Welcome back! Thank you for the great interaction on Facebook regarding the post “Emotions Make Bad Drivers.” As always, your comments add a depth to the discussion that is refreshing and thought provoking.
We left the disgruntled employee plotting her “I’ll-Show-You” strategy after receiving critical feedback from her supervisor. (If you’ve not read the story, I encourage you to start here. )
Now it was my turn to pull up a chair.
Drawing on the wisdom of Zig Ziglar, who taught me to “fix people first, then fix problems,” I simply acknowledged the emotion of the scene. (I’ll admit this took some doing on my part. Her behavior was so irrational and vengeful, it was challenging to focus on or care how she was feeling.) Thankfully I found the words. “It hurts when feedback is critical or feels unfair.”
The rant stopped and at that moment she allowed the real emotion to come forward. Anger is a mask. If you can get behind the anger, you can find the honest emotion.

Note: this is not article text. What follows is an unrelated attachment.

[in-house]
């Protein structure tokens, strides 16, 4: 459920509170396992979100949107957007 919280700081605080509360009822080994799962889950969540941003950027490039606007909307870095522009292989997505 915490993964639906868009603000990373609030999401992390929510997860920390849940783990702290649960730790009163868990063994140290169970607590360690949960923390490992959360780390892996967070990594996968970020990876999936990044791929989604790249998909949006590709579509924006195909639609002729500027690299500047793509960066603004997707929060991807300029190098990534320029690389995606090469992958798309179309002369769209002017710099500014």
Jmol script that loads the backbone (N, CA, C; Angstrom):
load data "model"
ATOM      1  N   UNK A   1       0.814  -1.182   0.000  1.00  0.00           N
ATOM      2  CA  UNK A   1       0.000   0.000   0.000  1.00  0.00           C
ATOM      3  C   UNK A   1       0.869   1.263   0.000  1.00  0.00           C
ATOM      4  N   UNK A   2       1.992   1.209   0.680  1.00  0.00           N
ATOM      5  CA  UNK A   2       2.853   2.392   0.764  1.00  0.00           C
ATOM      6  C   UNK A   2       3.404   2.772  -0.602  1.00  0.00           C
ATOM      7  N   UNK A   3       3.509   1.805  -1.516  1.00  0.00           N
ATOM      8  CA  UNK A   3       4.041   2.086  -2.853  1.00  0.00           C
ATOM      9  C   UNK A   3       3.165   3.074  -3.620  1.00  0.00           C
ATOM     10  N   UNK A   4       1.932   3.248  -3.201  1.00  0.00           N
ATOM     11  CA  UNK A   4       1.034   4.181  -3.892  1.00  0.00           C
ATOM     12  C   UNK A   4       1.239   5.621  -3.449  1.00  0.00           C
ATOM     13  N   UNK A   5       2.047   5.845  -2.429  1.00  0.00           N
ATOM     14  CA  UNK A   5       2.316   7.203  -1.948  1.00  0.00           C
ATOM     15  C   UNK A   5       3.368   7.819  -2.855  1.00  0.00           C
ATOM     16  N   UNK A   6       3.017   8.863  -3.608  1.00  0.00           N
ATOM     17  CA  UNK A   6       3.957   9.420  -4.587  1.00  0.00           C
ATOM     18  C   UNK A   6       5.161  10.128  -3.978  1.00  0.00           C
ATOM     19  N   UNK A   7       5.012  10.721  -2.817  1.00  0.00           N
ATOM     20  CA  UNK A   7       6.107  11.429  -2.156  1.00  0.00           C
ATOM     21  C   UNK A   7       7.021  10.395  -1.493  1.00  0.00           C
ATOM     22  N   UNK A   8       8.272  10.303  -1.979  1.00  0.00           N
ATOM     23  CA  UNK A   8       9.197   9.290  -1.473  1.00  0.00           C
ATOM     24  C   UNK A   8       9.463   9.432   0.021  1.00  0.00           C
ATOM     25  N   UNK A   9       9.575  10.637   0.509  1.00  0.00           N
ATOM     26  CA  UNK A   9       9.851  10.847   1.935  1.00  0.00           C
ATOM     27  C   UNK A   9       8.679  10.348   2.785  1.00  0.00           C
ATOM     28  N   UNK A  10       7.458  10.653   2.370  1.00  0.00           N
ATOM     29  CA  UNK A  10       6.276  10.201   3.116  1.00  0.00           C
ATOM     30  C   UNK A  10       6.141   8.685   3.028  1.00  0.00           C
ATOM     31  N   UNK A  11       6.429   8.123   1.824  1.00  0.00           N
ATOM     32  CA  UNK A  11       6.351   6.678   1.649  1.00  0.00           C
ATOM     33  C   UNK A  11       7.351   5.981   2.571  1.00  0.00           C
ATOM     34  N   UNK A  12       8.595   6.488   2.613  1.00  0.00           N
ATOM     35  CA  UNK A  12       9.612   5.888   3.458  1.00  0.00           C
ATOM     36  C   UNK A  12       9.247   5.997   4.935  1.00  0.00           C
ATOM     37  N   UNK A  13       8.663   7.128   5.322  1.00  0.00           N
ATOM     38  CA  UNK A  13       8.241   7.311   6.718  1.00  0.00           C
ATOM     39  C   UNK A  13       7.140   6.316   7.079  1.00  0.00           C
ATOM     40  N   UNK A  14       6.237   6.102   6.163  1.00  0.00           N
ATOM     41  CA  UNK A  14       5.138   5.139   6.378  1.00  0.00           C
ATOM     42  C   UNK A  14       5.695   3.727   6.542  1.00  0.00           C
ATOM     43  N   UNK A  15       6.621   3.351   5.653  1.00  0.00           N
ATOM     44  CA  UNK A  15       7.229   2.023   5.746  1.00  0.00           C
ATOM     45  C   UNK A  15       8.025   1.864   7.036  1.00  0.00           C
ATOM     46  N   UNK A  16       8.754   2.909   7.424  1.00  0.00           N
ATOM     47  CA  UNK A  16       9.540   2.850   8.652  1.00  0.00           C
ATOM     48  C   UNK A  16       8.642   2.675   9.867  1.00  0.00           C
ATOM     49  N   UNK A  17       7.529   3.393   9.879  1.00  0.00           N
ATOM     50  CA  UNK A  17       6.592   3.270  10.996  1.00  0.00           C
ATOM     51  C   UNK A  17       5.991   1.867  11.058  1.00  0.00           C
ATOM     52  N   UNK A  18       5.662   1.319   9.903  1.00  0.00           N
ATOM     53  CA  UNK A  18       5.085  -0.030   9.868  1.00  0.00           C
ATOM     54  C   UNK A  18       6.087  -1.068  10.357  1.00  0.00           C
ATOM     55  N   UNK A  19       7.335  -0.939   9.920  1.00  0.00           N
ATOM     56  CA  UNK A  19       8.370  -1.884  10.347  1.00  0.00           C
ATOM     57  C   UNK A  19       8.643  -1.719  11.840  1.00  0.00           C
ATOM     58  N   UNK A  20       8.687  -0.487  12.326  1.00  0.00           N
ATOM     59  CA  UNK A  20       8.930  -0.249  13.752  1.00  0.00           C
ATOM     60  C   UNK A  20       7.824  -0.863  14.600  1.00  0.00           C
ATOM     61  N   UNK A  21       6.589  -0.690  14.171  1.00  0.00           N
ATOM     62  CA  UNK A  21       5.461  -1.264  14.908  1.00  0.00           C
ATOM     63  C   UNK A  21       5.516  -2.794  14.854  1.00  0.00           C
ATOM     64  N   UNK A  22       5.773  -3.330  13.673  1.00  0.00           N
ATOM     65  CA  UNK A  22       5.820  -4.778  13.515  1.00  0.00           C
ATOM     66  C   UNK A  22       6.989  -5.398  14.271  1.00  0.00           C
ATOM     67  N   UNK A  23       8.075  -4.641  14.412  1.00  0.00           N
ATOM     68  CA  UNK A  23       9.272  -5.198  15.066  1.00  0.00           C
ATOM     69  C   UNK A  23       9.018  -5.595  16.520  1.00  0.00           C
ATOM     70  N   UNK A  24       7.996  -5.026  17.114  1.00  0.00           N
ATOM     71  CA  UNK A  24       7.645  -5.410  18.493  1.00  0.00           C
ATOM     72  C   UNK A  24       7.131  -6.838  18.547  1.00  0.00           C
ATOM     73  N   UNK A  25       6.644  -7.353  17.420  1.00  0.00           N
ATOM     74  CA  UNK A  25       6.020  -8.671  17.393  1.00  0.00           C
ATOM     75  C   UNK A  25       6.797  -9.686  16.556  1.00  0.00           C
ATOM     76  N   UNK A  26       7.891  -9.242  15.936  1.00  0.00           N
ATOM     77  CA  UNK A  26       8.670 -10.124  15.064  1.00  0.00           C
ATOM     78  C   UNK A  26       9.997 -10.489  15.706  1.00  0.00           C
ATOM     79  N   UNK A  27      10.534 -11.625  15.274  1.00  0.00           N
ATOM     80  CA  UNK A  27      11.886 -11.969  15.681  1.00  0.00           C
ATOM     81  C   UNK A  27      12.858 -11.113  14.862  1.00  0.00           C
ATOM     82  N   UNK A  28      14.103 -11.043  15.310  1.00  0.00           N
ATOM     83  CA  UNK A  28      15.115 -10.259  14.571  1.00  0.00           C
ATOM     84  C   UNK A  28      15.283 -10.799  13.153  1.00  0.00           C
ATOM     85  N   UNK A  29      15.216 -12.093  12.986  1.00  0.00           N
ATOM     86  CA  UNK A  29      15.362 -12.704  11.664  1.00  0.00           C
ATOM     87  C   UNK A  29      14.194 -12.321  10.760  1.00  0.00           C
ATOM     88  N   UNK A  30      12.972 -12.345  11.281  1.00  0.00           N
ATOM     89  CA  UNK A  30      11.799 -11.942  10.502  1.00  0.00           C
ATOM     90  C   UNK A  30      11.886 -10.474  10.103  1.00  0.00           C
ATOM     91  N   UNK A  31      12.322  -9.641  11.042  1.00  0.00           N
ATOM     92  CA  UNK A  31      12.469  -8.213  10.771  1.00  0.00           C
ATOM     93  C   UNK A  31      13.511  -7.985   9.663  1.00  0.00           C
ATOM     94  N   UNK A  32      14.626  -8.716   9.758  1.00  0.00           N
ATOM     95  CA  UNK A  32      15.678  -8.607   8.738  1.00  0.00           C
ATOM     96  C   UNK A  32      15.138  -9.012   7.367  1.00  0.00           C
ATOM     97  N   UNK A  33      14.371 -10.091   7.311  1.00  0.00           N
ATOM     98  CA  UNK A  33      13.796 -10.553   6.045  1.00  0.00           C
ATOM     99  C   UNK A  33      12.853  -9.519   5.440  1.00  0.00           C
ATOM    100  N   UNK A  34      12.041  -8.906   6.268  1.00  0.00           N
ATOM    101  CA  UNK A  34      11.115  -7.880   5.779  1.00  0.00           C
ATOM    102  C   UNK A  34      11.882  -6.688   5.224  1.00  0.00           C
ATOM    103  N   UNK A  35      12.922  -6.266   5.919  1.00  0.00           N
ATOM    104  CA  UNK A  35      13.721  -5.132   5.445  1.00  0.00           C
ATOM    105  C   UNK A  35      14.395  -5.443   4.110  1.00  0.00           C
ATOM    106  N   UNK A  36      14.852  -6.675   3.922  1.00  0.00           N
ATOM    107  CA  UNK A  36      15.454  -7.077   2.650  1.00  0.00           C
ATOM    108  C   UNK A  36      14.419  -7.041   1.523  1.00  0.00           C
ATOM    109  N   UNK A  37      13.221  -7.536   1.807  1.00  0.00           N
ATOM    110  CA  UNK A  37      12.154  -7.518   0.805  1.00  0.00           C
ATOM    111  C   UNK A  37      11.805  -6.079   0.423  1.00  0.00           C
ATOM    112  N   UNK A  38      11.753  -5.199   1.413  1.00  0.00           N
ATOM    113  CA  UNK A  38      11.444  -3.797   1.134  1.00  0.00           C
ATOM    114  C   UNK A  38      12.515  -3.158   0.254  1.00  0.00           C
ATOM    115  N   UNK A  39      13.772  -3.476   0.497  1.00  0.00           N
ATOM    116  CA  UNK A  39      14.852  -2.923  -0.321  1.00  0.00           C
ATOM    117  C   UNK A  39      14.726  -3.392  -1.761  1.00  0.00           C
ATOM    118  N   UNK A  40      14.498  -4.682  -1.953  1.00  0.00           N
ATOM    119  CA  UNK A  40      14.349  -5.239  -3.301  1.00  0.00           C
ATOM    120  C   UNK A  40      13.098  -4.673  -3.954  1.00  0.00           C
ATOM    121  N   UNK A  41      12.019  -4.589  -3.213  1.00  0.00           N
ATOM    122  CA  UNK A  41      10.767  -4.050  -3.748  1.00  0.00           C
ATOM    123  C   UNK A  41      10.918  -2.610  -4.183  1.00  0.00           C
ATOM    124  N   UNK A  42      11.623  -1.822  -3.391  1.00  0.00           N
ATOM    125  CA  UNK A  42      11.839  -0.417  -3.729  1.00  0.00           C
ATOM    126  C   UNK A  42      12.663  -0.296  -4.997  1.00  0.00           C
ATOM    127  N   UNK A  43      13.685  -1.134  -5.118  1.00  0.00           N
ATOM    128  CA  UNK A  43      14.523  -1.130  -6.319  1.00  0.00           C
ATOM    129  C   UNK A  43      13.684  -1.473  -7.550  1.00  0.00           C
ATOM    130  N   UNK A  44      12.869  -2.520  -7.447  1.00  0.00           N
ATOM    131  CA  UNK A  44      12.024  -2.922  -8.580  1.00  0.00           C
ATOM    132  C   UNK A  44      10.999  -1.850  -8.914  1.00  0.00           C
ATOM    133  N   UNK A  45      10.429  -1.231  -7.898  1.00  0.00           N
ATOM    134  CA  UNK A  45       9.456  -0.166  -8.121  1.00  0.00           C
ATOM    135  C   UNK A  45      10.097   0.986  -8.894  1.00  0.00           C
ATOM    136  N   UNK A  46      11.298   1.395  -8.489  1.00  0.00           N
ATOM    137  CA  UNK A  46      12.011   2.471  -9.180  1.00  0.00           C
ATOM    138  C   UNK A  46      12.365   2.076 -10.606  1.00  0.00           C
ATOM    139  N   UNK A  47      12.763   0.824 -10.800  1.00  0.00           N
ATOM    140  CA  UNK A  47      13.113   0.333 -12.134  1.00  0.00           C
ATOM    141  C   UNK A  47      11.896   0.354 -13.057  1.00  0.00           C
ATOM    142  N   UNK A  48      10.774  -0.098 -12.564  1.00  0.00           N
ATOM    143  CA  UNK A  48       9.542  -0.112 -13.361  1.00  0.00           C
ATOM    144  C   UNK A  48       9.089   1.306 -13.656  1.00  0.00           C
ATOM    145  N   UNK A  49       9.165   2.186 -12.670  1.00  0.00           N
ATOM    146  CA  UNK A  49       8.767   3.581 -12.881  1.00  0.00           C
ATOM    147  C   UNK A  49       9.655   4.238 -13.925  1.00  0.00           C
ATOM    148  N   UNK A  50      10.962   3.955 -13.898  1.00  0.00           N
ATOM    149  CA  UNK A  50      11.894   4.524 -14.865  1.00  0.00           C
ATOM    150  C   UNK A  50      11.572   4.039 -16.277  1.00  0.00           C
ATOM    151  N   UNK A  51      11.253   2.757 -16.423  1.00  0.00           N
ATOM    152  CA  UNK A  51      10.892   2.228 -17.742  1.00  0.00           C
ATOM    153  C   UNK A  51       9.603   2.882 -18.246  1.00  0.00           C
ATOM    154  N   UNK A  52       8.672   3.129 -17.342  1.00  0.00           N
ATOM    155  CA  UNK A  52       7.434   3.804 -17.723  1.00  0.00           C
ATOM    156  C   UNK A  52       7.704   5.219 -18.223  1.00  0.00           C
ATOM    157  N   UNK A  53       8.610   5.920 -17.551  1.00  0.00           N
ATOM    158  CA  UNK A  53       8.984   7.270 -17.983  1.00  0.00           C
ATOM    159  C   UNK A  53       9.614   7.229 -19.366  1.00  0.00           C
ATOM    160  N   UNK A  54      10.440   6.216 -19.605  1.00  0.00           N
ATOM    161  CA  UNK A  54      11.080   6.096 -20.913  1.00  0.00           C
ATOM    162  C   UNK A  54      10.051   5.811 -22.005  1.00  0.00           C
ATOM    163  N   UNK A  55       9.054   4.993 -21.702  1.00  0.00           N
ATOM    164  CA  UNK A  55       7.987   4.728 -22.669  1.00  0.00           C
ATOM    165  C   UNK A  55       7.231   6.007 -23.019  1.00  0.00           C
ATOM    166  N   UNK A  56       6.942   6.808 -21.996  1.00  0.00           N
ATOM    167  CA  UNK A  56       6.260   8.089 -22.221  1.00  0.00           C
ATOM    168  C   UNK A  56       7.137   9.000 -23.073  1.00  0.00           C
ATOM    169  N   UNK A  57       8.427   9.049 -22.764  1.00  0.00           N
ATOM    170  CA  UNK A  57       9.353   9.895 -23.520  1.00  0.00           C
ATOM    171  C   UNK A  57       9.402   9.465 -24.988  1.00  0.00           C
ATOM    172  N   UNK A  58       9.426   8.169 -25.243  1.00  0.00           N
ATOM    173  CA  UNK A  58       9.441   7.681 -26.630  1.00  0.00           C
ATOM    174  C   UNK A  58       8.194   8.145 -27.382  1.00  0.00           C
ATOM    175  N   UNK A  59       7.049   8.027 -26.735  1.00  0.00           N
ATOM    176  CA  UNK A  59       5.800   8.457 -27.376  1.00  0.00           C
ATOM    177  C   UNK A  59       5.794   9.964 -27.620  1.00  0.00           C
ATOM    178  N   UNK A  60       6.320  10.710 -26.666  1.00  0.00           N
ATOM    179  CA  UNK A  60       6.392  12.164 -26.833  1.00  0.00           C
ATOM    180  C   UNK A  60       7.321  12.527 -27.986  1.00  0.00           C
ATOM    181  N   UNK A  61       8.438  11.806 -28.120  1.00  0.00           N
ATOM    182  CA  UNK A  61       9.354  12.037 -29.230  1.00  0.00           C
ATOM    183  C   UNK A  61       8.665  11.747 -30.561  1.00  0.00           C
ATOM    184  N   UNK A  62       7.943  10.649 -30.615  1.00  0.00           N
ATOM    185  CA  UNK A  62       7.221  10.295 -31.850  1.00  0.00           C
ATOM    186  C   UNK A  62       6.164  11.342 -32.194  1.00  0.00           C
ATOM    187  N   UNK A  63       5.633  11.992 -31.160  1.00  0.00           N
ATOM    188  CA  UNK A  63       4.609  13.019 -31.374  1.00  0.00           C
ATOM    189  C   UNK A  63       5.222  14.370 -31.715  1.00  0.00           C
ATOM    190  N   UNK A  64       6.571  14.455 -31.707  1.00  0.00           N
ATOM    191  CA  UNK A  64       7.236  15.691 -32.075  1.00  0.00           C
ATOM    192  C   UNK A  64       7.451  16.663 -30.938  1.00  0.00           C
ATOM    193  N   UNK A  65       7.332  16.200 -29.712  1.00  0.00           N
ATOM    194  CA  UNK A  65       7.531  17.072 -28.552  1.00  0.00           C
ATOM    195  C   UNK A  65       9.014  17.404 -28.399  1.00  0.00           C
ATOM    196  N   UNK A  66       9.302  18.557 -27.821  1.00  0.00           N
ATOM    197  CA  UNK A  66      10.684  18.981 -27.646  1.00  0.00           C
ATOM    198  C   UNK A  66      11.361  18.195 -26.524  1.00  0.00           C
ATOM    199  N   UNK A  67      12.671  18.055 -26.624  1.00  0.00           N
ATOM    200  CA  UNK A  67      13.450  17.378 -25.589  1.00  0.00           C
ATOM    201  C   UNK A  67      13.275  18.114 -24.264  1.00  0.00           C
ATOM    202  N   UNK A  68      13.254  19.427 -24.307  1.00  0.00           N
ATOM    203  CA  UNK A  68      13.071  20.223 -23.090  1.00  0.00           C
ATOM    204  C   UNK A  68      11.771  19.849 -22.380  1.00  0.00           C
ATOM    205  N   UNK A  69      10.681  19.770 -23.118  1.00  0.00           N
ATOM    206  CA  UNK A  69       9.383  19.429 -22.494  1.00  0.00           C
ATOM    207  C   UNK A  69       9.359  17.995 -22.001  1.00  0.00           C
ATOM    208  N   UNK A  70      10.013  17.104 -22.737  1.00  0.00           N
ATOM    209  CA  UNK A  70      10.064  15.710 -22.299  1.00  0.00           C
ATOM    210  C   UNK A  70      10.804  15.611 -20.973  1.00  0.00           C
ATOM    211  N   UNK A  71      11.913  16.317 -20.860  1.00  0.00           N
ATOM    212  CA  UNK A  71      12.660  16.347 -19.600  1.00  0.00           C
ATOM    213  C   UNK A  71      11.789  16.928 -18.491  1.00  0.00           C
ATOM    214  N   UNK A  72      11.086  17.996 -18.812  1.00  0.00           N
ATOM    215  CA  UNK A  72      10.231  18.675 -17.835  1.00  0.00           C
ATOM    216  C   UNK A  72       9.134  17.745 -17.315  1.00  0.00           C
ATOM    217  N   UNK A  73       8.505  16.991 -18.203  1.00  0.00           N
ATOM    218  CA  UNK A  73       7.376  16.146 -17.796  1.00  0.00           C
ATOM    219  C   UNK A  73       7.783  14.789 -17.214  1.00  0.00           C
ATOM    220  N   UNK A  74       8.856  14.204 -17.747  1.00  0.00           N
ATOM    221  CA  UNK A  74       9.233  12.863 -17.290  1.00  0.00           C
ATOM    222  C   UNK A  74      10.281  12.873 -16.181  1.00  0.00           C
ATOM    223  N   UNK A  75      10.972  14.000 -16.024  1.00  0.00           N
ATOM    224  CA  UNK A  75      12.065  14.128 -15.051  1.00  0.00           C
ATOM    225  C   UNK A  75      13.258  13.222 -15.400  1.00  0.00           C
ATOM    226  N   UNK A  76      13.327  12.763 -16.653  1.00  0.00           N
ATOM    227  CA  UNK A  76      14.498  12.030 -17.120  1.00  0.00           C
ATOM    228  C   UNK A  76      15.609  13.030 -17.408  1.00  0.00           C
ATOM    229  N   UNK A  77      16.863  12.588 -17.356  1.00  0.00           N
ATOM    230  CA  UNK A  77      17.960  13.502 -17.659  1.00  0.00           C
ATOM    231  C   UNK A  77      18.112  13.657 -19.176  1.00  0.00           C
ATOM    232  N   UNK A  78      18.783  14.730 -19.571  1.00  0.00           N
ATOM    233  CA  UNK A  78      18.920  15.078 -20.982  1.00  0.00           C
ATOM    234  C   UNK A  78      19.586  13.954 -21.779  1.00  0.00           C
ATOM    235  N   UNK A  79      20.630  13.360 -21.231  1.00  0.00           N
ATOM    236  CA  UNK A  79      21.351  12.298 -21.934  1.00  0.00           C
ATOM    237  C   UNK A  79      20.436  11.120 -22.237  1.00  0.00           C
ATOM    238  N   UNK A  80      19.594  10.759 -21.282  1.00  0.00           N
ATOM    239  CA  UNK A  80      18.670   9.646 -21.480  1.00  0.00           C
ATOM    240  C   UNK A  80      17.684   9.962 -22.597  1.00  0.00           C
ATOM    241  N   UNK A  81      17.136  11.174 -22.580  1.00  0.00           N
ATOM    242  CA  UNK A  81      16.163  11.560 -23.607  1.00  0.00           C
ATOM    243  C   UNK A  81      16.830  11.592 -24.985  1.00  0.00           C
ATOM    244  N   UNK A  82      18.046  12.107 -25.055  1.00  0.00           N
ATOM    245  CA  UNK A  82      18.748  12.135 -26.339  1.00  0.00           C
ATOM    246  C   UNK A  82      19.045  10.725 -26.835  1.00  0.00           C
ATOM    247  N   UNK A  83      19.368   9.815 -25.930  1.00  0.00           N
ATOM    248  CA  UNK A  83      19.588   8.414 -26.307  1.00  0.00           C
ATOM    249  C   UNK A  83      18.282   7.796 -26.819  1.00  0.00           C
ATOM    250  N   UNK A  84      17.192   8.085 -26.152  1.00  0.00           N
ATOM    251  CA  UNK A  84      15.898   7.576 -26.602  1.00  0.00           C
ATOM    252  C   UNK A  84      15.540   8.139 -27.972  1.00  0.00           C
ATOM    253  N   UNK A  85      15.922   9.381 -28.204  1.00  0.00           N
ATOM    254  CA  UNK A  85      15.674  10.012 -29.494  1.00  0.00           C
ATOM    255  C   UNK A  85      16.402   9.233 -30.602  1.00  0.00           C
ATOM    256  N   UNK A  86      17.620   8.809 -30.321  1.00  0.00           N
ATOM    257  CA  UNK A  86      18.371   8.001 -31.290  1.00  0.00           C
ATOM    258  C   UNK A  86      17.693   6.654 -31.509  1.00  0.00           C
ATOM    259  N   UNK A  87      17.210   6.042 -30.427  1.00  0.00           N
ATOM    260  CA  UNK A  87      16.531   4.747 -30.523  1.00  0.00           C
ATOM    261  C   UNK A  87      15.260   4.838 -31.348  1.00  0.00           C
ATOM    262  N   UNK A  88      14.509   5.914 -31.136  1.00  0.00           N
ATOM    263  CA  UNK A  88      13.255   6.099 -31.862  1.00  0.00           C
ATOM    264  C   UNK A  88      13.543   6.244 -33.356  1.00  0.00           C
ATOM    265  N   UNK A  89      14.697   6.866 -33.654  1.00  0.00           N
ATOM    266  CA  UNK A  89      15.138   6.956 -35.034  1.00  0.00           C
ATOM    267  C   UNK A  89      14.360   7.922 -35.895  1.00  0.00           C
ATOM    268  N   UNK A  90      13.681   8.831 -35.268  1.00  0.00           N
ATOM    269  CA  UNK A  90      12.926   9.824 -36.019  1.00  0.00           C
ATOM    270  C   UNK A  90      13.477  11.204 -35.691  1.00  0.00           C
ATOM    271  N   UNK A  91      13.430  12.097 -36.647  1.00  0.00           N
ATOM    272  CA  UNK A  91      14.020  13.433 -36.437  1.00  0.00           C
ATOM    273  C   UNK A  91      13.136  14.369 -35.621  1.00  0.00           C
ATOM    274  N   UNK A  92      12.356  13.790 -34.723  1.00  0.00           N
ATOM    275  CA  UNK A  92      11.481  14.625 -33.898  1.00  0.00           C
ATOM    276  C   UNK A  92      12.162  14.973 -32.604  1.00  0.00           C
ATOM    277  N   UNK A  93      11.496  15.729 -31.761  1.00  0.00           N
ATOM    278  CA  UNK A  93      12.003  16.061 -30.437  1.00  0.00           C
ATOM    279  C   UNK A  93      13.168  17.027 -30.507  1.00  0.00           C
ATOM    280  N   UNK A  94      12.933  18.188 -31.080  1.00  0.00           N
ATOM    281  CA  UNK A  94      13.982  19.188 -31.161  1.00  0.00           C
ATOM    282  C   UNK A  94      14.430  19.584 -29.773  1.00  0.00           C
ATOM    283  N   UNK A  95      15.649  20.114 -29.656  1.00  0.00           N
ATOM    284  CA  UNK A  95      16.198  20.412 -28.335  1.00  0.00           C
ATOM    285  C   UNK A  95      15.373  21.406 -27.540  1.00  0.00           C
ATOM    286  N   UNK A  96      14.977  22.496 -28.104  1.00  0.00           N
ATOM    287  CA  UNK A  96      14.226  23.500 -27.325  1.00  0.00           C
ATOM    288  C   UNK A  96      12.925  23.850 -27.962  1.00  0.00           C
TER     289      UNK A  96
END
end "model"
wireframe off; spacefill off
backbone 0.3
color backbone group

Her honest emotion was fear. As we talked more, I learned how afraid she really was. Afraid of losing her job, looking foolish, and even being “shut out” on the team. Now we were getting somewhere.
With the real emotion on the table, we were able to turn those fears into objectives. I asked her to imagine a more successful result and actions she could take to move closer to those goals.
It wasn’t a perfect process. Several times, she lost her focus and imagined the shortcomings of her boss instead. It was easier (at first) for her to describe the offense and to defend her position. Each time she turned in that direction, I asked another objective-based question.
She made the turn. She left the session with a goal and a plan. She learned to let her objectives drive.
I hope you enjoyed the rest of the story, and I’d love to hear your thoughts. You are personally invited to join the discussion on Facebook.
Stayed tuned for the next blog installment. I’m going to share some secrets with you – “How Leaders(Unwittingly) Reward Low Accountability.” You may be surprised by what appears on this list of unintentional strategies.
Until then, remember you were designed for success and built to grow. Take honest emotions along for the ride, but let objectives drive.